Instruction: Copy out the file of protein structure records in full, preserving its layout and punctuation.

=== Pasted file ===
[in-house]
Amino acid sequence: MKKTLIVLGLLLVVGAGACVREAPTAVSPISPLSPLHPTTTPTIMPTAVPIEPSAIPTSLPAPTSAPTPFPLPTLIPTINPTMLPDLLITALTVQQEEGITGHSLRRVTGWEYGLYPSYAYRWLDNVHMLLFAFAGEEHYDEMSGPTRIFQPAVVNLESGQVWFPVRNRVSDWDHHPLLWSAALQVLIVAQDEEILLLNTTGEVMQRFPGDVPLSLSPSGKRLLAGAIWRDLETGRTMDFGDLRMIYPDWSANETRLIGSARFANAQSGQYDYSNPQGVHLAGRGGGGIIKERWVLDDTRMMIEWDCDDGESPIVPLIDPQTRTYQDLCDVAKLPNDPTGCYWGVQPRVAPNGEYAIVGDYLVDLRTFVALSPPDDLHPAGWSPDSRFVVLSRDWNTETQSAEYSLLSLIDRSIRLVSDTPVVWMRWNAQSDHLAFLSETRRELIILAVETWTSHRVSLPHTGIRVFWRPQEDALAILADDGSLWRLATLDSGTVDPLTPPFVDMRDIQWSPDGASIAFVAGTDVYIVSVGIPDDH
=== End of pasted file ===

[in-house]
Amino acid sequence: MKKTLIVLGLLLVVGAGACVREAPTAVSPISPLSPLHPTTTPTIMPTAVPIEPSAIPTSLPAPTSAPTPFPLPTLIPTINPTMLPDLLITALTVQQEEGITGHSLRRVTGWEYGLYPSYAYRWLDNVHMLLFAFAGEEHYDEMSGPTRIFQPAVVNLESGQVWFPVRNRVSDWDHHPLLWSAALQVLIVAQDEEILLLNTTGEVMQRFPGDVPLSLSPSGKRLLAGAIWRDLETGRTMDFGDLRMIYPDWSANETRLIGSARFANAQSGQYDYSNPQGVHLAGRGGGGIIKERWVLDDTRMMIEWDCDDGESPIVPLIDPQTRTYQDLCDVAKLPNDPTGCYWGVQPRVAPNGEYAIVGDYLVDLRTFVALSPPDDLHPAGWSPDSRFVVLSRDWNTETQSAEYSLLSLIDRSIRLVSDTPVVWMRWNAQSDHLAFLSETRRELIILAVETWTSHRVSLPHTGIRVFWRPQEDALAILADDGSLWRLATLDSGTVDPLTPPFVDMRDIQWSPDGASIAFVAGTDVYIVSVGIPDDH